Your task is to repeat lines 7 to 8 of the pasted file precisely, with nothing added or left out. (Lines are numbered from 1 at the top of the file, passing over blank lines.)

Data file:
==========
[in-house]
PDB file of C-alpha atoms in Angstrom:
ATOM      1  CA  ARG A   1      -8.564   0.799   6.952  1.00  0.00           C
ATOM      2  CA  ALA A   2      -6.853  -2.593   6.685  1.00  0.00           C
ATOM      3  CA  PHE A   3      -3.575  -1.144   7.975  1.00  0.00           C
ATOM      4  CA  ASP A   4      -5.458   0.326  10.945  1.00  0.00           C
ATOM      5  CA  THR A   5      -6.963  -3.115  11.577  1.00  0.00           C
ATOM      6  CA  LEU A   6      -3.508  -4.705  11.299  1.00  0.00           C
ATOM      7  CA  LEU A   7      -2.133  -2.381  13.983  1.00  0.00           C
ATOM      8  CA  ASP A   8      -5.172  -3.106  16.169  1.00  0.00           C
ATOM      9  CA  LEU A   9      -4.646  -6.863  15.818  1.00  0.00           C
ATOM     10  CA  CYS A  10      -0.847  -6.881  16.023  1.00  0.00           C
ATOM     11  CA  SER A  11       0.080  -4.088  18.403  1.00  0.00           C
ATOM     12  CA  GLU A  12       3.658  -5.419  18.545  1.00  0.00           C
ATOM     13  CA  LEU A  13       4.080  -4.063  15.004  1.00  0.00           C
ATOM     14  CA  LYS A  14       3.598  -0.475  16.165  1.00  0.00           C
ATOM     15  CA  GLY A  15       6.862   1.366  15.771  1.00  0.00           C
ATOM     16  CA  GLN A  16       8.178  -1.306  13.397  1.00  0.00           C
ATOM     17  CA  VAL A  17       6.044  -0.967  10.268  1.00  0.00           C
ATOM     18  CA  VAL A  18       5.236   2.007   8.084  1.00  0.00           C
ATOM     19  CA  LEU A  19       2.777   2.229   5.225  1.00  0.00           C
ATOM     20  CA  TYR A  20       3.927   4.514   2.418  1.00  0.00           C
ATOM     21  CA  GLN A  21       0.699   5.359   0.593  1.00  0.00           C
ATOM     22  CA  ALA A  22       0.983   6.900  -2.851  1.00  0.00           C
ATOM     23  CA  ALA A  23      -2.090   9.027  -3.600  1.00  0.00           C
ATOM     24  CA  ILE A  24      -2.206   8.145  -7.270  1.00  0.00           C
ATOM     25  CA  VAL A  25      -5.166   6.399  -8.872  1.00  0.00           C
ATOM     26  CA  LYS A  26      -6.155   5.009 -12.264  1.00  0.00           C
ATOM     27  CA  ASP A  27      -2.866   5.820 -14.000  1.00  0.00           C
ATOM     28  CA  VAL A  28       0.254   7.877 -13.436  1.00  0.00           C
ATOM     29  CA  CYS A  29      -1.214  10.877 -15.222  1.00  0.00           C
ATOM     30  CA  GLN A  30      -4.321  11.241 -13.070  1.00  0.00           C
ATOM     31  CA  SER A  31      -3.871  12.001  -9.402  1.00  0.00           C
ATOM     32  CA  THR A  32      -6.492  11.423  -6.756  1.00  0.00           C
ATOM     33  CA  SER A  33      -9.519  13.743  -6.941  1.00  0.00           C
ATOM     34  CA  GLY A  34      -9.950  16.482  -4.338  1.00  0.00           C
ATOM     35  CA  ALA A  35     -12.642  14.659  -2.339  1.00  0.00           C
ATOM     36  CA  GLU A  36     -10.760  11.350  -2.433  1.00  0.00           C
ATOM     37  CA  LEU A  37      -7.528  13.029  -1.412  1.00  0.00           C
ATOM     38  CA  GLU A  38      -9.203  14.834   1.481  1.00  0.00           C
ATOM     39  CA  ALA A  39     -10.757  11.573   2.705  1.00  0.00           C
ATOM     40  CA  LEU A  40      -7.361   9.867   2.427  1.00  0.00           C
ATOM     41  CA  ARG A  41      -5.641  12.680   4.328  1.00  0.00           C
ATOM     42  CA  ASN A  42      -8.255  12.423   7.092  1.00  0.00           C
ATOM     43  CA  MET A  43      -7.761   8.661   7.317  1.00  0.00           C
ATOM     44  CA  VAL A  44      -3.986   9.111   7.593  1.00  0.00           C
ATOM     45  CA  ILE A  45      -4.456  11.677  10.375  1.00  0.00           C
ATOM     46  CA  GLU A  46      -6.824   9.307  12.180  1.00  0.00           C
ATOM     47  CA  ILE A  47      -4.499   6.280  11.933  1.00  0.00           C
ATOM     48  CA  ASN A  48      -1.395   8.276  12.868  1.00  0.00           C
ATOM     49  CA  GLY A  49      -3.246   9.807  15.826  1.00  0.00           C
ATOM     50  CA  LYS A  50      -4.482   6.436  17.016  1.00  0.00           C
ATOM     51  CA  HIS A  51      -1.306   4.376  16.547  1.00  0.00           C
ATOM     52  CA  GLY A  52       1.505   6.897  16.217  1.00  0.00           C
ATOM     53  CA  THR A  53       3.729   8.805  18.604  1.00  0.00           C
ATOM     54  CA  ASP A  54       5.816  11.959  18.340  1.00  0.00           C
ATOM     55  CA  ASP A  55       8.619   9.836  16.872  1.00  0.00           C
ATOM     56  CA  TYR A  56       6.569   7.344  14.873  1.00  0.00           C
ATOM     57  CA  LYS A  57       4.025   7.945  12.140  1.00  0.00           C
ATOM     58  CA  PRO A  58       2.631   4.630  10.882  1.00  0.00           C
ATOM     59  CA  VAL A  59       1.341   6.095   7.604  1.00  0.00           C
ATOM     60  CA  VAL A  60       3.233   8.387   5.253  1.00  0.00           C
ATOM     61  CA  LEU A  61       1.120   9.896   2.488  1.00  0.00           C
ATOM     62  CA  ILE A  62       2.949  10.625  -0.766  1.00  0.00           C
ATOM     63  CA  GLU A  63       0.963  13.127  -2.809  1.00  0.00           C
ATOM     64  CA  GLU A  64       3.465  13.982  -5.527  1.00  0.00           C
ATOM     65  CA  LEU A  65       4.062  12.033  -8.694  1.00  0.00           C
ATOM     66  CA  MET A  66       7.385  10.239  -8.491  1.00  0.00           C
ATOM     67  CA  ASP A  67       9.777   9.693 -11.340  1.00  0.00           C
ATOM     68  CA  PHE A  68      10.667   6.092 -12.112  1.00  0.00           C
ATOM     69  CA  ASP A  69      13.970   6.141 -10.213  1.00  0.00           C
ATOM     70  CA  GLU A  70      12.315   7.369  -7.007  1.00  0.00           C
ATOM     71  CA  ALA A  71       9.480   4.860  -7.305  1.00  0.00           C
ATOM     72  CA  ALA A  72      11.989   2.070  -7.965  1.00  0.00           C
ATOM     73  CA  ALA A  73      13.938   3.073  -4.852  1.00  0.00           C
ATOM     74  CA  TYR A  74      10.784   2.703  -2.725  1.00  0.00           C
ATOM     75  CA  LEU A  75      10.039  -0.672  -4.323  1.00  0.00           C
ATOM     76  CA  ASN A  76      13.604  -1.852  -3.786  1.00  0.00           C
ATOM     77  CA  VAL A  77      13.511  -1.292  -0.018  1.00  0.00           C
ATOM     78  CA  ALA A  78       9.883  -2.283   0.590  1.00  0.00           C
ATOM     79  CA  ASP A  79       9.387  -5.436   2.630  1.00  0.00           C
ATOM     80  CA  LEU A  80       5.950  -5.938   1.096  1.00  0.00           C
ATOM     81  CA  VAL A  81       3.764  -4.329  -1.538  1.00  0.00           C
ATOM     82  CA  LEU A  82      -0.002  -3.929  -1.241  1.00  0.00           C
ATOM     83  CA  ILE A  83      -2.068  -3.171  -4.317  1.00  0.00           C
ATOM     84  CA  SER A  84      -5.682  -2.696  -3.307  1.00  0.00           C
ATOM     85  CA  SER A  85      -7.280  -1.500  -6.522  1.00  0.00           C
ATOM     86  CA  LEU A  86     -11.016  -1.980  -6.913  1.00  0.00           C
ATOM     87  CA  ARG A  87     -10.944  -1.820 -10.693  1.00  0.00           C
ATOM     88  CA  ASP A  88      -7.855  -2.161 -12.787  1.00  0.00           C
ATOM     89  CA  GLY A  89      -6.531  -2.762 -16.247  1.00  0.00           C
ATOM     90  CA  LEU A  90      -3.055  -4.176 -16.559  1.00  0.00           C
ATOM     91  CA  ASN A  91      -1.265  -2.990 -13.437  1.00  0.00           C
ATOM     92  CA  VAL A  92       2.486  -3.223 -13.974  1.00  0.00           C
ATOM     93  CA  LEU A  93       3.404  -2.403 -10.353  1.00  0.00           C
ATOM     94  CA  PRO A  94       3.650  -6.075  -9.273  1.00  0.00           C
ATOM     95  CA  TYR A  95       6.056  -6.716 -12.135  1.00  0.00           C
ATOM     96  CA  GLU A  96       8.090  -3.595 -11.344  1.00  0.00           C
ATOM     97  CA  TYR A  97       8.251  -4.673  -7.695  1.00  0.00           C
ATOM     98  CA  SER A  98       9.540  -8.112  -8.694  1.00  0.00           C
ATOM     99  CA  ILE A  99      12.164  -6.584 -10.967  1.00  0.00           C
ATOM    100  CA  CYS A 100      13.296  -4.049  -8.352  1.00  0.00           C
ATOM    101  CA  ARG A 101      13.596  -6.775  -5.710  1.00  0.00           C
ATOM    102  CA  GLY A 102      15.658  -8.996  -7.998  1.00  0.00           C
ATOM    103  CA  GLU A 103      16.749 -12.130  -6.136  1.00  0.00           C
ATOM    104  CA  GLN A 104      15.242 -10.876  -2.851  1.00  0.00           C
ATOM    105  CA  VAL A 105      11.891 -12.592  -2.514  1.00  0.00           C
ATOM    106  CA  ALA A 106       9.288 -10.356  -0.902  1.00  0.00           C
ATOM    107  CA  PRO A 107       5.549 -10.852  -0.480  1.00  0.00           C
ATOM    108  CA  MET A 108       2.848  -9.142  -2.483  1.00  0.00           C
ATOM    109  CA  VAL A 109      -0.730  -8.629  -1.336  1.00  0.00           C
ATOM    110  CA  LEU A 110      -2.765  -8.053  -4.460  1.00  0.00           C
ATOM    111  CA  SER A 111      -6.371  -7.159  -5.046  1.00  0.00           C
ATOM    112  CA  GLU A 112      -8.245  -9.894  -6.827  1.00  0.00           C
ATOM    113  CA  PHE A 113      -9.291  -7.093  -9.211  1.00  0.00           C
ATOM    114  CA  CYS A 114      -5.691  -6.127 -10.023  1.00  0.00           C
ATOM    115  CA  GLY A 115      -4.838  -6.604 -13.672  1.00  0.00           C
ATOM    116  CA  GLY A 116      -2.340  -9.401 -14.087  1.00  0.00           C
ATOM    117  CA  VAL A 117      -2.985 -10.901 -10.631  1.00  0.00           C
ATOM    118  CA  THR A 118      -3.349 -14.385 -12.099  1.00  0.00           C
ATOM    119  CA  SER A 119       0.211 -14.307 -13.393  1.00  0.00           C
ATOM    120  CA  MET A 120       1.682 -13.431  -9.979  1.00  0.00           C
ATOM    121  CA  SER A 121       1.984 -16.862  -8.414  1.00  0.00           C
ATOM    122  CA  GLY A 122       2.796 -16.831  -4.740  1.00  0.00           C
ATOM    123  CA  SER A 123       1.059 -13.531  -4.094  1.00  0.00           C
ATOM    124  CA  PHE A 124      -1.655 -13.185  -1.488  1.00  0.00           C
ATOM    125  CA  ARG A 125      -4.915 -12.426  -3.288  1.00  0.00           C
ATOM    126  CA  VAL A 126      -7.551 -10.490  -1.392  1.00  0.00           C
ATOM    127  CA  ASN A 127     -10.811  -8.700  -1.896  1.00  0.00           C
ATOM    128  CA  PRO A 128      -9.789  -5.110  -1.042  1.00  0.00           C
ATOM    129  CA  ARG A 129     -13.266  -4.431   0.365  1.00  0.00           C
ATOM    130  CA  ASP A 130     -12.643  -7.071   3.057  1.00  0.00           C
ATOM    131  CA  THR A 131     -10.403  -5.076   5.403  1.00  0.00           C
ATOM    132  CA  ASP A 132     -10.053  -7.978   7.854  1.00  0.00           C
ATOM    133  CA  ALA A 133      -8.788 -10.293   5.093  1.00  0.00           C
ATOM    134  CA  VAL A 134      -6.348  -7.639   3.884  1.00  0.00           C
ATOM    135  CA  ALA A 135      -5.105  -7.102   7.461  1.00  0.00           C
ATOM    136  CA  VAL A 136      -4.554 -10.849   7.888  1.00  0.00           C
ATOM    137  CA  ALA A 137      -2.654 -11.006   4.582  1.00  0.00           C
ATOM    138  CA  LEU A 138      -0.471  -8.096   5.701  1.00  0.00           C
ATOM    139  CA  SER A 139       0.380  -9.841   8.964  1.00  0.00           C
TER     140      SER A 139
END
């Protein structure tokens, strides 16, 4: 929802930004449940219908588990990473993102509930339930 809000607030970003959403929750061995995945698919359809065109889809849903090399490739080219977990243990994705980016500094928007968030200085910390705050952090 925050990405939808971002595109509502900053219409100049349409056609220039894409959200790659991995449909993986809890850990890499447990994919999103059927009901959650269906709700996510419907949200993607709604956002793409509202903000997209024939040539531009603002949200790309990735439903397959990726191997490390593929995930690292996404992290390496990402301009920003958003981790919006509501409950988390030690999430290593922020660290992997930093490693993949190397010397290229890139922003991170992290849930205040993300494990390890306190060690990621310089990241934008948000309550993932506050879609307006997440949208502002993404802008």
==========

ATOM      5  CA  THR A   5      -6.963  -3.115  11.577  1.00  0.00           C
ATOM      6  CA  LEU A   6      -3.508  -4.705  11.299  1.00  0.00           C